## Exam 2

### Instructions

• The quiz consists of five questions. Be sure that you have all of these and that they are all legible.

• Read all questions and their instructions thoroughly before you begin. It is always worth your time to plan ahead!

• You have also been given two blank pages. Use these sheets for your quiz answers. Be sure to write your name on each sheet.

• The quiz is worth 60 points. Each question is worth twelve points.

• Points will be awarded based on your explicit answers. Partial credit will be given where possible, so show all of your work.

• Whenever you are asked to answer or describe "briefly", a one- or two- sentence response should be enough to express the solution.

• You may keep the quiz questions when you are done, for future reference.

• The quiz lasts forty-five (45) minutes. It is due at 1:45 PM.

### Problems

1. Design a divide-and-conquer algorithm to compute kn for k > 0 and integer n >= 0.

2. Answer these questions about your divide-and-conquer algorithm for Problem 1. Assume that n = 2m for some integer m.

• Give a recurrence relation for counting the number of multiplications done by your algorithm.

• Solve your recurrence relation.

• How does this number compare to the number of multiplications done by a simple decrease-and-conquer algorithm for this problem?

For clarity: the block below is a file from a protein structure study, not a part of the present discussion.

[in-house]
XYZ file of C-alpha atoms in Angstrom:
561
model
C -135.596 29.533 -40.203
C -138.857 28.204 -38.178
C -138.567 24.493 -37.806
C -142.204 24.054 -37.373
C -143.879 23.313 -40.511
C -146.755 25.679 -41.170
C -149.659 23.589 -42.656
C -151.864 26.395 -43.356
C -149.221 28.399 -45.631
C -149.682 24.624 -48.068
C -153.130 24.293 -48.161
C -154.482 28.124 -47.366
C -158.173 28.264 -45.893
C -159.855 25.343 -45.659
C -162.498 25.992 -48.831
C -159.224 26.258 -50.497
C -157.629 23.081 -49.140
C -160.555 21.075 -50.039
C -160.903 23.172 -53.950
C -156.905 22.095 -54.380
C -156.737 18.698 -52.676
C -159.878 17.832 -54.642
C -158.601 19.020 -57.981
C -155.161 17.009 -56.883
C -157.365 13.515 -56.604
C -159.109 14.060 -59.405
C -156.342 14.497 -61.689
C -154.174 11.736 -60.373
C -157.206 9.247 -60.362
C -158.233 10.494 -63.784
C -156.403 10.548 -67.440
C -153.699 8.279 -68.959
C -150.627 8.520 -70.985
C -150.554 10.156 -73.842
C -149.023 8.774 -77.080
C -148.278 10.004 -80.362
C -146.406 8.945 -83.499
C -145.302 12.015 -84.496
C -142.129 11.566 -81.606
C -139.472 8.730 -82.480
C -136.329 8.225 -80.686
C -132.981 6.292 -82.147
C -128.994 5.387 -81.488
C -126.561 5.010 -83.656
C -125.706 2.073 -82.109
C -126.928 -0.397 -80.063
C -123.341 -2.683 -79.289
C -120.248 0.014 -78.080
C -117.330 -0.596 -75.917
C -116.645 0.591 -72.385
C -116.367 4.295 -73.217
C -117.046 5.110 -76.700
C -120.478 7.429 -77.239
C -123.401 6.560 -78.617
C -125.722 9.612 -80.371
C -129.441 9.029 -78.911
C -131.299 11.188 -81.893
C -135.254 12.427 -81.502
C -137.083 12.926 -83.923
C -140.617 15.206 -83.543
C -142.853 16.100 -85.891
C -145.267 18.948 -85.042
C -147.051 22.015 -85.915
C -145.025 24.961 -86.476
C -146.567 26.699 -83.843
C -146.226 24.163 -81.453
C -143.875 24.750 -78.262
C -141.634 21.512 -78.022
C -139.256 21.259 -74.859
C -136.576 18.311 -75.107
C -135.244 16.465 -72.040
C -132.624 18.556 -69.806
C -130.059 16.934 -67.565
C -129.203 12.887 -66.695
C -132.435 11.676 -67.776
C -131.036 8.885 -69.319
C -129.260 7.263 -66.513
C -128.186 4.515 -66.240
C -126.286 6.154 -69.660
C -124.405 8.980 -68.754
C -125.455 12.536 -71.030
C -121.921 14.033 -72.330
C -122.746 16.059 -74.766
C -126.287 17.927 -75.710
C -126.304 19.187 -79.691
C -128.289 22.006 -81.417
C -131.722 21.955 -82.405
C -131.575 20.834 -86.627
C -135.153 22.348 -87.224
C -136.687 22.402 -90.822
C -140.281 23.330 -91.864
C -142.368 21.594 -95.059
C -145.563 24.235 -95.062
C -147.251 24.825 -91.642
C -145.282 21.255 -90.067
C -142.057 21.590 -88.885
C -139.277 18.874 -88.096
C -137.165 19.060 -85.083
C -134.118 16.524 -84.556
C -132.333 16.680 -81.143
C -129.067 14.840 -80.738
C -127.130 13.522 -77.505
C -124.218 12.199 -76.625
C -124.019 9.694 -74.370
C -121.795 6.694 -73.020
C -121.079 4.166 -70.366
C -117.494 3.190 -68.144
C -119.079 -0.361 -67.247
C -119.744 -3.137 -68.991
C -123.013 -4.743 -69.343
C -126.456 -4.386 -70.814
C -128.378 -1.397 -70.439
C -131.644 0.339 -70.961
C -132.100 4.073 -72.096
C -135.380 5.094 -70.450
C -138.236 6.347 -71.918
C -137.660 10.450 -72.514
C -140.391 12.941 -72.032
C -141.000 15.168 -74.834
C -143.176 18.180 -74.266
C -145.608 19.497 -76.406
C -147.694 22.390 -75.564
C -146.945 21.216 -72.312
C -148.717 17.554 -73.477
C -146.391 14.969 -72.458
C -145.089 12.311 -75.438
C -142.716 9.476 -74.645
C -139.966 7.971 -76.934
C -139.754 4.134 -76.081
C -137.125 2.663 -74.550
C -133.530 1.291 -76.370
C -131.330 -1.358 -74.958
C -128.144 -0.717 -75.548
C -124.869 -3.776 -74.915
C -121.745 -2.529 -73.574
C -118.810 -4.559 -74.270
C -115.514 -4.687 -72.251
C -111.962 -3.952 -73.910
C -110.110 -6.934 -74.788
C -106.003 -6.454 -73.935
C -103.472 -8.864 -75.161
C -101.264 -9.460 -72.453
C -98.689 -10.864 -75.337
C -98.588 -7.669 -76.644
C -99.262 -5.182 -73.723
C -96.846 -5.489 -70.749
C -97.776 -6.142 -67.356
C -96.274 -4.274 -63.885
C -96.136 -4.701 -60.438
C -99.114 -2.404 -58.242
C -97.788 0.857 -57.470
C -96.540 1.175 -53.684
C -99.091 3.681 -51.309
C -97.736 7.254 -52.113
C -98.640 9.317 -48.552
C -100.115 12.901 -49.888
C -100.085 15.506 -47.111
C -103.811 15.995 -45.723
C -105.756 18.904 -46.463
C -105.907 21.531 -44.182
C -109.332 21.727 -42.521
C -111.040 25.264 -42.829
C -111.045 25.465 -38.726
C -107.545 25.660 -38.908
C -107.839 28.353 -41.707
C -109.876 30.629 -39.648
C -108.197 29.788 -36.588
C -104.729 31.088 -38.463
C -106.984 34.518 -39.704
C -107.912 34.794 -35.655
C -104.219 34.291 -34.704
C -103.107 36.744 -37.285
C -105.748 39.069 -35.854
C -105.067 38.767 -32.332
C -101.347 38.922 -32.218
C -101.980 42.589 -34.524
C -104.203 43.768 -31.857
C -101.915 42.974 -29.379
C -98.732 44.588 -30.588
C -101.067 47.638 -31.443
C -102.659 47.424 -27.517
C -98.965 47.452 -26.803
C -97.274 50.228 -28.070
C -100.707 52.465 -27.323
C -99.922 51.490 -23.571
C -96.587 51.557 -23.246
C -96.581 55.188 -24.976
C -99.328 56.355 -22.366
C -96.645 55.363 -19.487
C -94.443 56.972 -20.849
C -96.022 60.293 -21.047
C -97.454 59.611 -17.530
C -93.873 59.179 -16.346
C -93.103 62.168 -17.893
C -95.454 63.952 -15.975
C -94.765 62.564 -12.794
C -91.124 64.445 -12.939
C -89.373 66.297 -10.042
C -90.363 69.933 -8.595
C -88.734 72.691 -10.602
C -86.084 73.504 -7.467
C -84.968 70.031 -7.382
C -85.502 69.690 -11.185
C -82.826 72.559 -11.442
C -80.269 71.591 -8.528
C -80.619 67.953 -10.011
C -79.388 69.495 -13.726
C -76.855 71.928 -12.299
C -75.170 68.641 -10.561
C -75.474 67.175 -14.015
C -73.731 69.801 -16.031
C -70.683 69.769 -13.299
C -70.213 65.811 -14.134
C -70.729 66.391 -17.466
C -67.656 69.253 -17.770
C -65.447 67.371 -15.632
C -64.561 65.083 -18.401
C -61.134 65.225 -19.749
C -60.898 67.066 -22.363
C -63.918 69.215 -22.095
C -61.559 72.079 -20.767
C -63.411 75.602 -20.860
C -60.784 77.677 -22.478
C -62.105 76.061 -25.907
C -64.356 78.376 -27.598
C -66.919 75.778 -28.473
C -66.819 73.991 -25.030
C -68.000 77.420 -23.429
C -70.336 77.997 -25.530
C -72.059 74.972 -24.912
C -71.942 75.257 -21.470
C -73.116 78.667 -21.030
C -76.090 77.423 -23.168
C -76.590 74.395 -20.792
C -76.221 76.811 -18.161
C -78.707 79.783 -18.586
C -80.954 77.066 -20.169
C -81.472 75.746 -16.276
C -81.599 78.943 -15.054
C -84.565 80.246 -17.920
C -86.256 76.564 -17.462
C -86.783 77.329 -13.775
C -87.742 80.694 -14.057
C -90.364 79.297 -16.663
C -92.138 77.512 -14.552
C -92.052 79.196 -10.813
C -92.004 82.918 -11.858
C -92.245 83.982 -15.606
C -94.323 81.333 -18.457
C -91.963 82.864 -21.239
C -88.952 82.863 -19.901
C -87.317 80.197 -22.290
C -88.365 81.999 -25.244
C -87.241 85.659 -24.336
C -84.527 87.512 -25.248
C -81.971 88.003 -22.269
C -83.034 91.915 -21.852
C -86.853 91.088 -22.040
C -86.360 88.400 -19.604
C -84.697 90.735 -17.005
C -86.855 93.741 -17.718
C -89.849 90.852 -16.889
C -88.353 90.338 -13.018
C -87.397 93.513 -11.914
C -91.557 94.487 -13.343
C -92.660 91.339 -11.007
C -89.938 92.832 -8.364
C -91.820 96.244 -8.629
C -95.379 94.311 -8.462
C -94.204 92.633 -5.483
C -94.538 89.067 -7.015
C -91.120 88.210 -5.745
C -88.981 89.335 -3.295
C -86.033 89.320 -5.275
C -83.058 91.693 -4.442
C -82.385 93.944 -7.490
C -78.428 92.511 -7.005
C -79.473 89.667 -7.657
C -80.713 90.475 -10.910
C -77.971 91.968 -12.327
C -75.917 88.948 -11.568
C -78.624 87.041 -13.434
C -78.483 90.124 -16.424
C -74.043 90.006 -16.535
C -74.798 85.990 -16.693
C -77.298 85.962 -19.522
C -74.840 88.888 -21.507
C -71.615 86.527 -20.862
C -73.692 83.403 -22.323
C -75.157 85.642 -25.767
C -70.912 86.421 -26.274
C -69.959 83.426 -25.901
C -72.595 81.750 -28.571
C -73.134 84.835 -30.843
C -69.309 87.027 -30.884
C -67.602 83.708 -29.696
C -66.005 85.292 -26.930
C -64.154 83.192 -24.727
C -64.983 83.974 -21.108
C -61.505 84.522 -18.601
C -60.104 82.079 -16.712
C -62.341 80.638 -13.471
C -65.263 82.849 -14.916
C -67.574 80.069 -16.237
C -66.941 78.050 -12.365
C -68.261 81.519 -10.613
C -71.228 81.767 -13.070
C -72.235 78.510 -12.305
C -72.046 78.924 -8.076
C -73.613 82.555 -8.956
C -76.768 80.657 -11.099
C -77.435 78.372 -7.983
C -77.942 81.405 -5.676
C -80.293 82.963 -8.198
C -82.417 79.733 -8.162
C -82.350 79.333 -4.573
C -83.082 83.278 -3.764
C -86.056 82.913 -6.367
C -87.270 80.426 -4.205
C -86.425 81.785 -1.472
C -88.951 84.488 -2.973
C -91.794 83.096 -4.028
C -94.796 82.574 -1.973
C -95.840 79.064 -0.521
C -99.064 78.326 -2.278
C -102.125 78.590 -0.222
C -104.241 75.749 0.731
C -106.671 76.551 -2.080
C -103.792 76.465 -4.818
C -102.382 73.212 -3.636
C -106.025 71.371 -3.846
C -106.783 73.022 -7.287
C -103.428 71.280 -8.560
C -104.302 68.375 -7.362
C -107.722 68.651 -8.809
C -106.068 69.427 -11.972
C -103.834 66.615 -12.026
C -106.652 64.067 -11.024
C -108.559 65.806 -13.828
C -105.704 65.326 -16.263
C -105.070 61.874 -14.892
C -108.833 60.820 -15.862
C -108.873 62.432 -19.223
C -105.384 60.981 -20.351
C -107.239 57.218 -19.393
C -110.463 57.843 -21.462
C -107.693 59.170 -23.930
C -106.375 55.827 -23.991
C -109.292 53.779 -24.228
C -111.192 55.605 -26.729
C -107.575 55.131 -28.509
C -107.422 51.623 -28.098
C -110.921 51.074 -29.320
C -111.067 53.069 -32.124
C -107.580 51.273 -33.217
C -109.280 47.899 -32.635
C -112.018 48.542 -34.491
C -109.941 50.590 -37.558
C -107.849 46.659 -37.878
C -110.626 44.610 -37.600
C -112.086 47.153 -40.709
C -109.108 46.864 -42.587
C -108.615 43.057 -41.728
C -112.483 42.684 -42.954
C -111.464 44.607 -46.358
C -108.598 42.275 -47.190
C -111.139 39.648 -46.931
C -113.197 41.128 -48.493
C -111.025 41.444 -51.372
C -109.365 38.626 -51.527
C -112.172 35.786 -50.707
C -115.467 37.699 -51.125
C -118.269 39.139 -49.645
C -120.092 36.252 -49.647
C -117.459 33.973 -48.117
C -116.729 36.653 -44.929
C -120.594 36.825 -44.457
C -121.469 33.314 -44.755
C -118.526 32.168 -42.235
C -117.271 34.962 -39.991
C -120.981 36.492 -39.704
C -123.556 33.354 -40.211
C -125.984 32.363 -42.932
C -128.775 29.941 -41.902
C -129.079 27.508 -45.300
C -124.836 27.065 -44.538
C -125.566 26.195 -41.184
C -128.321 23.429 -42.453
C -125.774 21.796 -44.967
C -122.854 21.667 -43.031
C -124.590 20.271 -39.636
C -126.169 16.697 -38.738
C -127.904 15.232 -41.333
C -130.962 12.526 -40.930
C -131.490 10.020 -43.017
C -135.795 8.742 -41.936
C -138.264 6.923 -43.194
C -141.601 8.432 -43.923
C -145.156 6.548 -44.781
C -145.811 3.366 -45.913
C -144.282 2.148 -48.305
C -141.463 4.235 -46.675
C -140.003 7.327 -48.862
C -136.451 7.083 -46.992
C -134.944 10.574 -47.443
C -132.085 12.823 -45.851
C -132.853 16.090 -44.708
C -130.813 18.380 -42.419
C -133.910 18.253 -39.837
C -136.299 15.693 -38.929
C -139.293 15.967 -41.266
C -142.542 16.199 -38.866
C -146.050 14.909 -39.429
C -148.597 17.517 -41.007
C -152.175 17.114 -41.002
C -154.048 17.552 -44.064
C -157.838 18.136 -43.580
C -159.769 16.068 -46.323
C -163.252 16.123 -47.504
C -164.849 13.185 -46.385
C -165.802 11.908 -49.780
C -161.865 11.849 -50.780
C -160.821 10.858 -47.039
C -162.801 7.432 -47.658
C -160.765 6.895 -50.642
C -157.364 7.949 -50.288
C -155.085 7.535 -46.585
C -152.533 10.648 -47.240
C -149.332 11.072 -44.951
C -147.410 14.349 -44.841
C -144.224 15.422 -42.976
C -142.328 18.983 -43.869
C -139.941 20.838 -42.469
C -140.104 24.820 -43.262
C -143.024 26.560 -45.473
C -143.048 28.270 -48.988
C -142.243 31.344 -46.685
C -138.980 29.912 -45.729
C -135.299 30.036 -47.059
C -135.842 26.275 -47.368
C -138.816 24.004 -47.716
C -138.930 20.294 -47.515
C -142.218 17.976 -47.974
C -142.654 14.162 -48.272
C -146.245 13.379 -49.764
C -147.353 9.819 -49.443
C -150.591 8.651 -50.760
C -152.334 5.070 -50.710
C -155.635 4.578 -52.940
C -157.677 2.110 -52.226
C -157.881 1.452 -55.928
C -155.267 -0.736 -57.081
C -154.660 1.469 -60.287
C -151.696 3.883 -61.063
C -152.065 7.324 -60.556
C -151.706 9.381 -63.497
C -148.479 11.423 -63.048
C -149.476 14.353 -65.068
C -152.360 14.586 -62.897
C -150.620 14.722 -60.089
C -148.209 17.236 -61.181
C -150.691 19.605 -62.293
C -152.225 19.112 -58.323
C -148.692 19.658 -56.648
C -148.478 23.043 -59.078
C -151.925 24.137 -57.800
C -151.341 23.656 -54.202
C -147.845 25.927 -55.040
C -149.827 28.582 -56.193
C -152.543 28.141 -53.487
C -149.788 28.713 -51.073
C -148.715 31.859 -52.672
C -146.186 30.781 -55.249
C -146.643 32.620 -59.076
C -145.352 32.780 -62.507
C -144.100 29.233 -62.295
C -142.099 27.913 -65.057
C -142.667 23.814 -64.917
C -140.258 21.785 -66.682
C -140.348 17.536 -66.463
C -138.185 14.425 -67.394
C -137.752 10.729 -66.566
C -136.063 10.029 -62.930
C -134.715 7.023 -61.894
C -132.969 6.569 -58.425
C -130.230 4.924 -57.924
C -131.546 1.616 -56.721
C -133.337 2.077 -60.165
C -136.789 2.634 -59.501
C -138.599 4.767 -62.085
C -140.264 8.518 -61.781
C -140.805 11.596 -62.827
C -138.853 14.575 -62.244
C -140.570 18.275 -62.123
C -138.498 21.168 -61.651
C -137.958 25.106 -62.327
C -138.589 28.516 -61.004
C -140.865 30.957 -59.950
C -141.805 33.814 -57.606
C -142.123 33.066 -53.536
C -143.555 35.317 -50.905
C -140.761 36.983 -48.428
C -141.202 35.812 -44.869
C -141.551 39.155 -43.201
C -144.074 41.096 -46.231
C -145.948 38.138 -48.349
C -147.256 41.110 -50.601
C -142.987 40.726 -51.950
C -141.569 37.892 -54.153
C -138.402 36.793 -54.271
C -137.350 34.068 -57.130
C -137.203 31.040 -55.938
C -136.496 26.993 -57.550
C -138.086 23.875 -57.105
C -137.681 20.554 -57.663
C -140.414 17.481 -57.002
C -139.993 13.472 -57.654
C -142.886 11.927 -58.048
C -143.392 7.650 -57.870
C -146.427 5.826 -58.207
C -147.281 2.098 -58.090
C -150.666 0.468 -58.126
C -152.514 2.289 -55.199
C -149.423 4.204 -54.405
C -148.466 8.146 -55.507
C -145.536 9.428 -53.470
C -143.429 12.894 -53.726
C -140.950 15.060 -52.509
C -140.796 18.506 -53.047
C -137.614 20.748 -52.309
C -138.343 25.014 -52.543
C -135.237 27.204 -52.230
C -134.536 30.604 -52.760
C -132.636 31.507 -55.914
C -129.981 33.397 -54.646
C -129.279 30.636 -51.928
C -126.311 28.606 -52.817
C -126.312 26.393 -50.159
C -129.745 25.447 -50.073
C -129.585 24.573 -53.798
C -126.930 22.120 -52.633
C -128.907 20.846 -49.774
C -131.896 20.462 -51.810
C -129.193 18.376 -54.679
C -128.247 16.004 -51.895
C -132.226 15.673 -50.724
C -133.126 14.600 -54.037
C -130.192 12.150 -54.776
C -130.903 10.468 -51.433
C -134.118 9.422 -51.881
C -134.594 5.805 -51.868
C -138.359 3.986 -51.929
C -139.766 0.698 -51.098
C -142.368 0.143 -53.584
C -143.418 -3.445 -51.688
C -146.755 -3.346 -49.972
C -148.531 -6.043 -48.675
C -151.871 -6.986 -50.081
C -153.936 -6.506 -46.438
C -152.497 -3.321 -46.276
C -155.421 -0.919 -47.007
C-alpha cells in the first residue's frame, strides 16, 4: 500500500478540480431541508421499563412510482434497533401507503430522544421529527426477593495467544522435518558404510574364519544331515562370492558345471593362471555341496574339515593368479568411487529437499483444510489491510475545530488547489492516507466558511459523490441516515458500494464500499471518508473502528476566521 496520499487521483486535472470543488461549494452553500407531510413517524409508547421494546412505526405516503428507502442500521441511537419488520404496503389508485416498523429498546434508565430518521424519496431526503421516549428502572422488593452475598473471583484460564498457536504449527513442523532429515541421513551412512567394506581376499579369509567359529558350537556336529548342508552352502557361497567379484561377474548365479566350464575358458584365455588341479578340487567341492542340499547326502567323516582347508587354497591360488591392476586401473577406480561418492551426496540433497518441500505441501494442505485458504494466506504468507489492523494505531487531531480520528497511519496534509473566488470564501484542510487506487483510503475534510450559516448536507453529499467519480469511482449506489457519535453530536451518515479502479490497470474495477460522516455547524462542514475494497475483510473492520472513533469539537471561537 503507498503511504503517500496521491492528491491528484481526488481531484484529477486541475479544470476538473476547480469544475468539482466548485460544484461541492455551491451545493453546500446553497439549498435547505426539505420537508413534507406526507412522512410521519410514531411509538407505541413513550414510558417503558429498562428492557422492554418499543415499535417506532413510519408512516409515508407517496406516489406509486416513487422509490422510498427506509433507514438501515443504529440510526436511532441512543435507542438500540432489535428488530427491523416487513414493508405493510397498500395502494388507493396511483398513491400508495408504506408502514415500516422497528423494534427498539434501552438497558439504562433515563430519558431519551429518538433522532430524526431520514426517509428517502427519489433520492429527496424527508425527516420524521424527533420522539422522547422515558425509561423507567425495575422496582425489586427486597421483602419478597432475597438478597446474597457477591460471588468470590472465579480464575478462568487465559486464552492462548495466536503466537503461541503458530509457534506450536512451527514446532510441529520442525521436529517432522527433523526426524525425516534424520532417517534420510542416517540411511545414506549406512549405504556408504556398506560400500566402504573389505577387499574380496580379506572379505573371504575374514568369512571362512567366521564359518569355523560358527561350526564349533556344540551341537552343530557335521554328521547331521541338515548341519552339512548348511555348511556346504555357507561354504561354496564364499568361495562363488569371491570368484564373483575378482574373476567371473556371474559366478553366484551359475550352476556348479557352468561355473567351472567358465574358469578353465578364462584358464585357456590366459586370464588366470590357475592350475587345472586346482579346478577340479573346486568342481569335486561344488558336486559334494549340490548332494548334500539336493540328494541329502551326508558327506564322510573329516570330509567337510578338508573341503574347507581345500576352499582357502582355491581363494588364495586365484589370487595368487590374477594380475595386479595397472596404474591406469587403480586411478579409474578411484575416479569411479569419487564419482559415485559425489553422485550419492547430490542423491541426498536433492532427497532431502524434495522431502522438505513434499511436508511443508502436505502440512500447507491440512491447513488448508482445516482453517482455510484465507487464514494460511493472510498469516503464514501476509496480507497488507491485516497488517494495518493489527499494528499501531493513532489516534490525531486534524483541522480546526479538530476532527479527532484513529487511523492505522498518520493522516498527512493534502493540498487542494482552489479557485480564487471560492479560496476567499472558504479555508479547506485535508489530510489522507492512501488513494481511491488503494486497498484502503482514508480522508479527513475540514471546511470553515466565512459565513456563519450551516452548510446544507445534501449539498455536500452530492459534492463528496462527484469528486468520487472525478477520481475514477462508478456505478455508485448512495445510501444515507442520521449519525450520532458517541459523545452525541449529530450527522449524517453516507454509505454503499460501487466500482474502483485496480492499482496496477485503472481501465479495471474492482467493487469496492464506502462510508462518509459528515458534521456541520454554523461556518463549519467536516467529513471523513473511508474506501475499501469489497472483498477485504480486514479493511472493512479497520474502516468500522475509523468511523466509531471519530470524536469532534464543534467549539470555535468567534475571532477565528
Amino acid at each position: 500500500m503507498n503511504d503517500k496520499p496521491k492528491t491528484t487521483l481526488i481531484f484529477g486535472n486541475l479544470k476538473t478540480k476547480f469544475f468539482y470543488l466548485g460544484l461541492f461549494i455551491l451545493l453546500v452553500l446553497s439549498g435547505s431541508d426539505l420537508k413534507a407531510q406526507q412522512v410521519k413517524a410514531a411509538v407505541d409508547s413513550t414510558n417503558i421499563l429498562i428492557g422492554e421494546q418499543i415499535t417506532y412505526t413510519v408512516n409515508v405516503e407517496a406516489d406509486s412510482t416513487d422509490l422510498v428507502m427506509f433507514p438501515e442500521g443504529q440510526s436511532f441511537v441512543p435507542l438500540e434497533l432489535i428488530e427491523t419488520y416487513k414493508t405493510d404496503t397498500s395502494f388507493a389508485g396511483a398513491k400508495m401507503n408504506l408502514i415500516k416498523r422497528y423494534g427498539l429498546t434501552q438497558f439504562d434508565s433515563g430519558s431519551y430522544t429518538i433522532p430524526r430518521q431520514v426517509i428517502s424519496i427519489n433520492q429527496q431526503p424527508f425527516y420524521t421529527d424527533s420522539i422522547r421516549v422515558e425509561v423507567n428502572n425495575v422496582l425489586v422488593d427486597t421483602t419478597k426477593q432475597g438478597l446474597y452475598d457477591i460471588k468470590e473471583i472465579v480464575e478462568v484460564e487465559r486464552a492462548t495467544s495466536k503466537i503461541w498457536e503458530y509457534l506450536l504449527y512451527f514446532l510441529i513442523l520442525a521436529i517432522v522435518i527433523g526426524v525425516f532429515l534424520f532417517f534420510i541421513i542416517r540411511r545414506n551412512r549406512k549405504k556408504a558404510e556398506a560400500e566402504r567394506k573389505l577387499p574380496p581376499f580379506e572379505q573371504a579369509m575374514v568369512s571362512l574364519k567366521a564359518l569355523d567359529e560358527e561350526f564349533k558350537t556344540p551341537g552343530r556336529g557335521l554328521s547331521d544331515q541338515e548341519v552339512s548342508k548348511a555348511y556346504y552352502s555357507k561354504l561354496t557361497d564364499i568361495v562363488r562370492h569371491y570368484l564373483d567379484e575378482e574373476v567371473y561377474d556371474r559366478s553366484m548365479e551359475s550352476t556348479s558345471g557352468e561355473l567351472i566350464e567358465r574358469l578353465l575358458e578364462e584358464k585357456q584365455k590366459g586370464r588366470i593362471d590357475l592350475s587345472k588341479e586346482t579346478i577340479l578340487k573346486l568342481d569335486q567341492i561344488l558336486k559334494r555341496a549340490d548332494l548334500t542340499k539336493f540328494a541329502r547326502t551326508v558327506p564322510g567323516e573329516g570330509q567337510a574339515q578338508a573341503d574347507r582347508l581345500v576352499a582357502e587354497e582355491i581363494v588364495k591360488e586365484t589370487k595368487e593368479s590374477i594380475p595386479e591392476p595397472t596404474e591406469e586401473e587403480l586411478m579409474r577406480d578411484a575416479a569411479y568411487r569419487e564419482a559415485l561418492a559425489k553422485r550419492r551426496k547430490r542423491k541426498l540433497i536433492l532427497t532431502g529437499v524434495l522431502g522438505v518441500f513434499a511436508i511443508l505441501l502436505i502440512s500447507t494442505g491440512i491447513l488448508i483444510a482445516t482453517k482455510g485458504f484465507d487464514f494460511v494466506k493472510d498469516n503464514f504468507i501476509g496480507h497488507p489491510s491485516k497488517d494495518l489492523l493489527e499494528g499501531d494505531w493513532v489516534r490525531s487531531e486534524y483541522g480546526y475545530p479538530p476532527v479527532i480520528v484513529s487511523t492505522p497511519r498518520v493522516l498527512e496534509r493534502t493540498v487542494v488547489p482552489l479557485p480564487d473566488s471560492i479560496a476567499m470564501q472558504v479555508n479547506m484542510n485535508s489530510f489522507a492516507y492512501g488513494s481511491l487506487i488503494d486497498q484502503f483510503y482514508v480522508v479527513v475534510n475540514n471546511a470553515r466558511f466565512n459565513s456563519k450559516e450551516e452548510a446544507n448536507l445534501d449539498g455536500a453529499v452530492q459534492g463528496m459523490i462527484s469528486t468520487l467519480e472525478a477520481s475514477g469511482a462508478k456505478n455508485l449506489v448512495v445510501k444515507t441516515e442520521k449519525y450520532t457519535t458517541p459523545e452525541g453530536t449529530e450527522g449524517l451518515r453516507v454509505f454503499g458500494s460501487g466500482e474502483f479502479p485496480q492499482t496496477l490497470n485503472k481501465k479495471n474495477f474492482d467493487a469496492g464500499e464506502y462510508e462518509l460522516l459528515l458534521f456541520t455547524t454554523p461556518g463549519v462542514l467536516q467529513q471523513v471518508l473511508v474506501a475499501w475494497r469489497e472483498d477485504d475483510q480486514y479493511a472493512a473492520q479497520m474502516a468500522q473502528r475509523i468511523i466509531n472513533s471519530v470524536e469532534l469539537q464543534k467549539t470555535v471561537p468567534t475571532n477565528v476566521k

3. Here is an optimized implementation of insertion sort from Session 14:
```     INPUT: array A[0..n-1]

1  for i := 1 to n-1
2    v := A[i]
3    j := i - 1
4    while j ≥ 0 AND A[j] > v
5      A[j+1] := A[j]
6      j := j - 1
7    A[j+1] := v
```

Trace this algorithm for the input [89 45 68 90 29] and write down the following information just before executing Line 7 on each pass:

• the state of the array
• the number of value comparisons done on the just-completed pass through the while-loop

4. Consider the partition problem: Given n positive integers, partition them into two disjoint subsets such that, when we sum the elements in each subset, the two sums are equal.

• What makes this problem computationally hard to solve by brute force?

• Describe one of the combinatorial algorithms we studied in class that can help us solve this problem as efficiently as possible using brute force.

5. Suppose we are given an array A[0..n-1] of integers, in no particular order. Suppose further that we have an operator reverse(j) that can reverse the integers in slots 0 through j in a single step.

Design a decrease-and-conquer algorithm to sort the array. Use the following invariant:

After k steps, the largest k numbers are in their correct positions.

Eugene Wallingford ..... wallingf@cs.uni.edu ..... March 13, 2014